Even without the tax cuts, the situation for pensioner groups is improving with them suffering lower rates of financial deprivation than other groups in society.
The proportion of pensioners with low economic standards has fallen steadily since 2000, when it was about 7 percent. By 2007, the figure had fallen sharply to only 2 percent.
In the same time period, among the general population, the figure increased over the years from 8 percent to just under 15 percent, according to the Ministry of Health and Social Affairs.
“The group of pensioners is not so easy to describe,” said Gunilla Nyström, private economist at SEB. “Among them are older women who have not worked full-time and now live on social security and housing supplements.”
“At the same time, pensioners own a very large proportion of the Swedish people’s total wealth. As such, there are pensioners who in principle do not own anything and have very low incomes and there are pensioners who have a very good pension and significant assets.”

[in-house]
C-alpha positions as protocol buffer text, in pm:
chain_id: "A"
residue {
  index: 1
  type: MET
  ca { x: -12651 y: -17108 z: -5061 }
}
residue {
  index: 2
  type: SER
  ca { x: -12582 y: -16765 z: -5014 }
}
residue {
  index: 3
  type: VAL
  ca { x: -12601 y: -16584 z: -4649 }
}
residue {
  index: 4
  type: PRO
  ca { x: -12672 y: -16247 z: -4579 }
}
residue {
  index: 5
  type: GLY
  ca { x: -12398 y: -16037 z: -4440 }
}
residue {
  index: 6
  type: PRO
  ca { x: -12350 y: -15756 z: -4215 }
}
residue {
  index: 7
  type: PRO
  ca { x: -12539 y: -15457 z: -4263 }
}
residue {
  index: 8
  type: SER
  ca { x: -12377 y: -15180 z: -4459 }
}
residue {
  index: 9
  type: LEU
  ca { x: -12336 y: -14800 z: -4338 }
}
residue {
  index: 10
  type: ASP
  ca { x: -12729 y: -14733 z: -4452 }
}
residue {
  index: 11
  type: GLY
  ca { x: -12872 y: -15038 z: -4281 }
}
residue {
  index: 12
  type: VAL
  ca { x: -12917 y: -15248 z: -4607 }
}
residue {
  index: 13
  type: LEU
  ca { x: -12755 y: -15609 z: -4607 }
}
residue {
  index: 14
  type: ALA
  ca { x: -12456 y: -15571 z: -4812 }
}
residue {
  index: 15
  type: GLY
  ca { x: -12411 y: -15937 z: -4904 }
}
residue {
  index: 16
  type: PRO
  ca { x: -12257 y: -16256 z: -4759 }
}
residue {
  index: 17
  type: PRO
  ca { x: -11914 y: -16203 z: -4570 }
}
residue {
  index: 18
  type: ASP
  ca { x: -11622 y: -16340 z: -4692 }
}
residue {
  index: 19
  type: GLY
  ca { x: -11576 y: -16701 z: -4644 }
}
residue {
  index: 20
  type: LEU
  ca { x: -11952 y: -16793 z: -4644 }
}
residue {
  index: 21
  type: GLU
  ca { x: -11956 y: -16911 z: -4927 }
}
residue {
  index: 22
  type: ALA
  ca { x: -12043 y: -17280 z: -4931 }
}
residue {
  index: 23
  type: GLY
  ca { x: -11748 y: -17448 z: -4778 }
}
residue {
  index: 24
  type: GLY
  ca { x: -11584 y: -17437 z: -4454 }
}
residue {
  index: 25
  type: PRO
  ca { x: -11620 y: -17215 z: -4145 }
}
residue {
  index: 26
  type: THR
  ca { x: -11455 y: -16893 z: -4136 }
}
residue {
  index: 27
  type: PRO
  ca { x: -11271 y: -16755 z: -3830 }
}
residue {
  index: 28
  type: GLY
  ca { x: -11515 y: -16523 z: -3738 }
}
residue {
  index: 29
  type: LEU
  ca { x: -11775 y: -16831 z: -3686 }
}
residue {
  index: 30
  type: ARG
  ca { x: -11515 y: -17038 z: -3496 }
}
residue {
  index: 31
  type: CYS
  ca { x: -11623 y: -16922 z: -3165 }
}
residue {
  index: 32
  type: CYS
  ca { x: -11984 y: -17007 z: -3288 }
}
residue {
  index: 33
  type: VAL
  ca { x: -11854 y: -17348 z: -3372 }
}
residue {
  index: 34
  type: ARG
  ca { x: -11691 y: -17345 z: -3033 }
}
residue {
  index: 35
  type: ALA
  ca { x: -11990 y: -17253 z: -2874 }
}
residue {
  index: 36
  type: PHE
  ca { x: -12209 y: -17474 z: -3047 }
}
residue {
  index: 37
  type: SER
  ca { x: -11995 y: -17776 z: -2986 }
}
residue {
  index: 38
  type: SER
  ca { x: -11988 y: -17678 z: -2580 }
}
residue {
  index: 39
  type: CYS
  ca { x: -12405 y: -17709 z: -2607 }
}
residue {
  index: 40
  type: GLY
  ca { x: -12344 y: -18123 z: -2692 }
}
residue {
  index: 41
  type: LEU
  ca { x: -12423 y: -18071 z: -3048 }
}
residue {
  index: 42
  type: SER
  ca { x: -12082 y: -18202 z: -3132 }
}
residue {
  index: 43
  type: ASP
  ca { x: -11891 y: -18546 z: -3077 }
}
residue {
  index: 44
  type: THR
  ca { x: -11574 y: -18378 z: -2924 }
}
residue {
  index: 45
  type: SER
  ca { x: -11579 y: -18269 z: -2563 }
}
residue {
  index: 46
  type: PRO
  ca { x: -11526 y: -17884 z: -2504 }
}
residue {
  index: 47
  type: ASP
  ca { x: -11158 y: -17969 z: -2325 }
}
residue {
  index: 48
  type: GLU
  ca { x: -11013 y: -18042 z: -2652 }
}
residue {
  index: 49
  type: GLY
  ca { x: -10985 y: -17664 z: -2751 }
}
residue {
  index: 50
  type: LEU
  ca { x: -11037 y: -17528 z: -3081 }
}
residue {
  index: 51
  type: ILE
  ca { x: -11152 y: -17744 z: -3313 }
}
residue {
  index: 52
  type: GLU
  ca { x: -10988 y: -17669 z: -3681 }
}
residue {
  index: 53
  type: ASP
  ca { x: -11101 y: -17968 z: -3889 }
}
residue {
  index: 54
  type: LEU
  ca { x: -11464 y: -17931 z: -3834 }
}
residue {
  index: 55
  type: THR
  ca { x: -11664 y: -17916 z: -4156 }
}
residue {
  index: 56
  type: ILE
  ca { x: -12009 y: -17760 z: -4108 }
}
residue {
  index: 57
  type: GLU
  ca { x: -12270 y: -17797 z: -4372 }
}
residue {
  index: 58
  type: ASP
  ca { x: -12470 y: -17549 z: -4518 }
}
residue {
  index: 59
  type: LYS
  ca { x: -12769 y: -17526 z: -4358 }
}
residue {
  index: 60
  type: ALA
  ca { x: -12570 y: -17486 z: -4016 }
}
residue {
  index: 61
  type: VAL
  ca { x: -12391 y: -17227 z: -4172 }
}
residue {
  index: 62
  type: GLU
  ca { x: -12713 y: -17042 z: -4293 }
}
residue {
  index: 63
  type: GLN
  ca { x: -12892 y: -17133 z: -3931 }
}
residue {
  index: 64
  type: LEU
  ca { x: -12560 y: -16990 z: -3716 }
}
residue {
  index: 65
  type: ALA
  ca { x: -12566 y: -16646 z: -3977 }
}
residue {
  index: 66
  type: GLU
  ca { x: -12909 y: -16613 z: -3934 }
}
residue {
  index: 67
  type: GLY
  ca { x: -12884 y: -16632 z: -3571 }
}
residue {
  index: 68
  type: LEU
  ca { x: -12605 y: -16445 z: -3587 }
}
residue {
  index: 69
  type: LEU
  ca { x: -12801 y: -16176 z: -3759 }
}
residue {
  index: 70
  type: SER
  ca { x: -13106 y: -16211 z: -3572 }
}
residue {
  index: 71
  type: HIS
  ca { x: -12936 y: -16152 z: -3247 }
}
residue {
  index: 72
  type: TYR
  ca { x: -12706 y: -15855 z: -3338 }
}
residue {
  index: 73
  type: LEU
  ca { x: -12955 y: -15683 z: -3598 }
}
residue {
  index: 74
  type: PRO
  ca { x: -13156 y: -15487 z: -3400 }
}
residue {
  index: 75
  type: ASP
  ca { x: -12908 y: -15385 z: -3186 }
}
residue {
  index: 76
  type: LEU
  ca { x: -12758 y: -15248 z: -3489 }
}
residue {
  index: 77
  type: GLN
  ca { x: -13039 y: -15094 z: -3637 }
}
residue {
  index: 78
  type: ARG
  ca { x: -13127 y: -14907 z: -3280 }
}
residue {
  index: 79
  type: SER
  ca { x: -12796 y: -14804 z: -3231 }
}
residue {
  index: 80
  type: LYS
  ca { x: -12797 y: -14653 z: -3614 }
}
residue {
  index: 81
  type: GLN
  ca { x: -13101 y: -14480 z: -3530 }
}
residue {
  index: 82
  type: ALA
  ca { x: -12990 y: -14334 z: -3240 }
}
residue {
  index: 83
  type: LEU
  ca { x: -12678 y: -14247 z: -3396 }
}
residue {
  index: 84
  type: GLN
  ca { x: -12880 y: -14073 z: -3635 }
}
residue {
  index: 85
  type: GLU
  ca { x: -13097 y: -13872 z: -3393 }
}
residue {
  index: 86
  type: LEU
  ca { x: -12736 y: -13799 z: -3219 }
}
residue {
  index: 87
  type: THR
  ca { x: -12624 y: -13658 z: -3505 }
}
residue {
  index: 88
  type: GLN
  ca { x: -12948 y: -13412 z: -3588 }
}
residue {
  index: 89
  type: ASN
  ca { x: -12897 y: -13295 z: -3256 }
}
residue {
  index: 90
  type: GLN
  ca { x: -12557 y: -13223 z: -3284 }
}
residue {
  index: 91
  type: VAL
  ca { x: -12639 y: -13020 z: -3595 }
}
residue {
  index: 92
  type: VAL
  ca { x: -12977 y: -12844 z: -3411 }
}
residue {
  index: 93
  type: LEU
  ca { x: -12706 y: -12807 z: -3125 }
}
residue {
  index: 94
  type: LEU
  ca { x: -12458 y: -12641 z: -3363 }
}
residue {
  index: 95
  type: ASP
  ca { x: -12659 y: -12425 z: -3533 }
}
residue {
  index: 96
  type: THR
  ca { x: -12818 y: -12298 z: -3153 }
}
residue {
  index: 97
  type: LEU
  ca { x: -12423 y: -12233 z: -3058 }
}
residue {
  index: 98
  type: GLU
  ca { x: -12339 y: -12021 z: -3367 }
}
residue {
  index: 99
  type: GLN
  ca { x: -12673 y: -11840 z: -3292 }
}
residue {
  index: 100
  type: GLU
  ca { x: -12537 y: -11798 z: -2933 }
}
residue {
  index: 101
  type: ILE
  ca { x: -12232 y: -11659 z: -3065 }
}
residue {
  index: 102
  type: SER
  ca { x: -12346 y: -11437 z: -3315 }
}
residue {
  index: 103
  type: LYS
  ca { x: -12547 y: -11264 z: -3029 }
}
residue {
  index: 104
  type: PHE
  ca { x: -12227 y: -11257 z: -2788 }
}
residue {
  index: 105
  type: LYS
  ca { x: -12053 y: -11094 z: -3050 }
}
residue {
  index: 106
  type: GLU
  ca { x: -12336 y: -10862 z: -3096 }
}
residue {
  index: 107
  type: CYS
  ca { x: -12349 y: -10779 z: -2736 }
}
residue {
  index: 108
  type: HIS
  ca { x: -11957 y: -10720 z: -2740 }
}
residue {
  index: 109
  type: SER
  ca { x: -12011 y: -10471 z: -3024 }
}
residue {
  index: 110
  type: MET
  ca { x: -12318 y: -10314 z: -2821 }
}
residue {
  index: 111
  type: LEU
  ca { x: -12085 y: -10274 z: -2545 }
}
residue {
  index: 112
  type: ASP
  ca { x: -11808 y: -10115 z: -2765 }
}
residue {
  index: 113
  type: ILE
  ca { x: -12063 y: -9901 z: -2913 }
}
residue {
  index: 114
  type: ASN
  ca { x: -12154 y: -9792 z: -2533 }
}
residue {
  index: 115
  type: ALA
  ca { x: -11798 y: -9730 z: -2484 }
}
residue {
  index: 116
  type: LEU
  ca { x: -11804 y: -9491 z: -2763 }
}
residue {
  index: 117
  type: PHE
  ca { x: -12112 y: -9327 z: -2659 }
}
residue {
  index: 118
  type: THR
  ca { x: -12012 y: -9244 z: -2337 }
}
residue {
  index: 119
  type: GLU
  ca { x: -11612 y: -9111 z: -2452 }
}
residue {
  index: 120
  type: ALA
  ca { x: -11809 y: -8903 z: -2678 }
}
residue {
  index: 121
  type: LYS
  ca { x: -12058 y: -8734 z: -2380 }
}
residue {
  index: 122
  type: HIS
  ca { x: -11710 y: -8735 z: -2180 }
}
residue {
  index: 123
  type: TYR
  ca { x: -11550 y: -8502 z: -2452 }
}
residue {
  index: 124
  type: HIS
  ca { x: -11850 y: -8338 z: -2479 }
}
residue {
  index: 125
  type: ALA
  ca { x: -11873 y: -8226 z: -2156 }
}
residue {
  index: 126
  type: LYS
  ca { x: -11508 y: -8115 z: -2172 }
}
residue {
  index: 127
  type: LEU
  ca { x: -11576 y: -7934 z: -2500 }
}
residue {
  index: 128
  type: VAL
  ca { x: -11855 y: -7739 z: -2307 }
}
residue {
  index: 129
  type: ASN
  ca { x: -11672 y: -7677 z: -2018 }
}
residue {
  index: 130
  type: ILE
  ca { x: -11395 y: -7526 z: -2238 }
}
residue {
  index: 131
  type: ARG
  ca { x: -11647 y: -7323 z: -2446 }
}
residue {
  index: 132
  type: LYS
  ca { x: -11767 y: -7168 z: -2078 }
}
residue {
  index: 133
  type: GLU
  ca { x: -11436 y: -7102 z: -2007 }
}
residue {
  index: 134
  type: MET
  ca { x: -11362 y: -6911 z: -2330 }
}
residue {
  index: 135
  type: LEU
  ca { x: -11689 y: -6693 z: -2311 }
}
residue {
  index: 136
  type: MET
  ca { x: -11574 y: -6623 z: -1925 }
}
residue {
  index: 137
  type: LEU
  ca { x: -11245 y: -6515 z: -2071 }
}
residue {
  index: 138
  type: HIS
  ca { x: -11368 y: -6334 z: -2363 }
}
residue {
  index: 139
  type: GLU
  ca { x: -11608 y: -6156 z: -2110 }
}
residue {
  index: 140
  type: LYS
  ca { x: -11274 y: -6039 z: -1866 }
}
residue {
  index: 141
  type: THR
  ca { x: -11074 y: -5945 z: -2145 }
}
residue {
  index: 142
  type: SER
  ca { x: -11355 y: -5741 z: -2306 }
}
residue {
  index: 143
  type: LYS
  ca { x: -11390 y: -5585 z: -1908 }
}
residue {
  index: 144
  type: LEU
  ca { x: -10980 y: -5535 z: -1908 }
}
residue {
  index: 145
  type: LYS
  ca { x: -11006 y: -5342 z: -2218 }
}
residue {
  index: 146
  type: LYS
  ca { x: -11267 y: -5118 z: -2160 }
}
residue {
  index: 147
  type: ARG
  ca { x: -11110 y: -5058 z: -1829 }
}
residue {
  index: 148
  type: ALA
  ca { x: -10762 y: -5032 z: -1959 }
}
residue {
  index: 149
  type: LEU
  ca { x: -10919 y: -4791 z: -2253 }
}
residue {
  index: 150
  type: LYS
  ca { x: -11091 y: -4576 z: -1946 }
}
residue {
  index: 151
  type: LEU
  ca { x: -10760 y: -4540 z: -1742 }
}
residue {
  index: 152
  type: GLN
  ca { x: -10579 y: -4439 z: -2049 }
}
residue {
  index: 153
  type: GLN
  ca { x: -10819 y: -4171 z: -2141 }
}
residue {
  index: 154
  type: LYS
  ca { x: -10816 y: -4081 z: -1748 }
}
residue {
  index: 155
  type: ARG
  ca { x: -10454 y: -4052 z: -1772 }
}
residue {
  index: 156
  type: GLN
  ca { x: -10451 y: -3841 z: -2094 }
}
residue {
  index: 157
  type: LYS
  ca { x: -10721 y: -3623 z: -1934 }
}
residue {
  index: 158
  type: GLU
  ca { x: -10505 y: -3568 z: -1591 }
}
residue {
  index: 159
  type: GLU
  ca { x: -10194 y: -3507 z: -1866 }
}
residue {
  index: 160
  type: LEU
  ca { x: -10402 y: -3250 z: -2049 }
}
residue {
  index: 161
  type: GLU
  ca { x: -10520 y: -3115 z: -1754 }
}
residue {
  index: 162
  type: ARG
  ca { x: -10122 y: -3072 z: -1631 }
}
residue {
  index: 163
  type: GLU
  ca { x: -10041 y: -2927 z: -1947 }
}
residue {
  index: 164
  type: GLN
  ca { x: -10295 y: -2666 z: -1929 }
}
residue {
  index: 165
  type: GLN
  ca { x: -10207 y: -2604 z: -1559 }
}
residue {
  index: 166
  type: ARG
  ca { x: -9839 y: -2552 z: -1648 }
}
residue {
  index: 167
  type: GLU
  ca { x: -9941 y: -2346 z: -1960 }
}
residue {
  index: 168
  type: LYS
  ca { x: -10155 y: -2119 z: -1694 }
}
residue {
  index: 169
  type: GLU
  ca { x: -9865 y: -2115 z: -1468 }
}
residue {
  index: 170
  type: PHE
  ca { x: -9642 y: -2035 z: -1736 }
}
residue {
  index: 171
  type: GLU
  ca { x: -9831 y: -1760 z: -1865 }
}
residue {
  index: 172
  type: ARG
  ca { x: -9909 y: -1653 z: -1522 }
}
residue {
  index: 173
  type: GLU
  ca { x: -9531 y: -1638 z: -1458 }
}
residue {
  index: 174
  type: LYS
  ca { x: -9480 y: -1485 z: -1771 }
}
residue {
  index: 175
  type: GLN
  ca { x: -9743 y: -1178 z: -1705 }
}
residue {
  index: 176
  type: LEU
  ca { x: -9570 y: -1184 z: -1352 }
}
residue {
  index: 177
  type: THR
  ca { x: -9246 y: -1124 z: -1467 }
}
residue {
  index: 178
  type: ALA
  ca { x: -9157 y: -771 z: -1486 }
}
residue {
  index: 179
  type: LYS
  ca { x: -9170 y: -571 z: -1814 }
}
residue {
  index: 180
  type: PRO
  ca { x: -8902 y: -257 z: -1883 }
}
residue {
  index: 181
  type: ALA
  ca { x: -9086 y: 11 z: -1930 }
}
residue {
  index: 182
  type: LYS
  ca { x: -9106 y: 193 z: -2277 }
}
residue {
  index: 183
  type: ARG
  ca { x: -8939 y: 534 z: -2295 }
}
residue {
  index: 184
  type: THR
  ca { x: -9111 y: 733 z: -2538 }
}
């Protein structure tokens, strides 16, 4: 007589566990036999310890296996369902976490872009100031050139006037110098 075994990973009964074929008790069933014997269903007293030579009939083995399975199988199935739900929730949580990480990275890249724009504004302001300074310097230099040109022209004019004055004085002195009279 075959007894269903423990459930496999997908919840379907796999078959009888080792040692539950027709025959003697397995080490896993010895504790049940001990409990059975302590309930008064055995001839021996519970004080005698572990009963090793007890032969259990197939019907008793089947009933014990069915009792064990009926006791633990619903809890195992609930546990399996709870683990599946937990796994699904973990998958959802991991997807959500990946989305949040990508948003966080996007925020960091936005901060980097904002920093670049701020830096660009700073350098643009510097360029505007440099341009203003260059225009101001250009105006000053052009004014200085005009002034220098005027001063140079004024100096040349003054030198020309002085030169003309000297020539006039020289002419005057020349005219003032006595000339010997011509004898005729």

From an international perspective, Swedish pensioners are doing very well. According to a statement made in 2008 by AMF, Swedish pensioners and their Austrian counterparts actually had the best living conditions in Europe. Moreover, the Swedish pensioners were happier than the Austrians, according to the survey.
However, the Swedish National Pensioners’ Organisation (Pensionärernas riksorganisation, PRO) claims that pensioners have slipped behind – at least at the individual level.
According to a report by the PRO, the real wages of workers have increased by 40 percent over the past 15 years, while those of pensioners in principle has remained flat.
“This is a development that will not end unless something radical is not done,” said Maja Fröman, information director at PRO.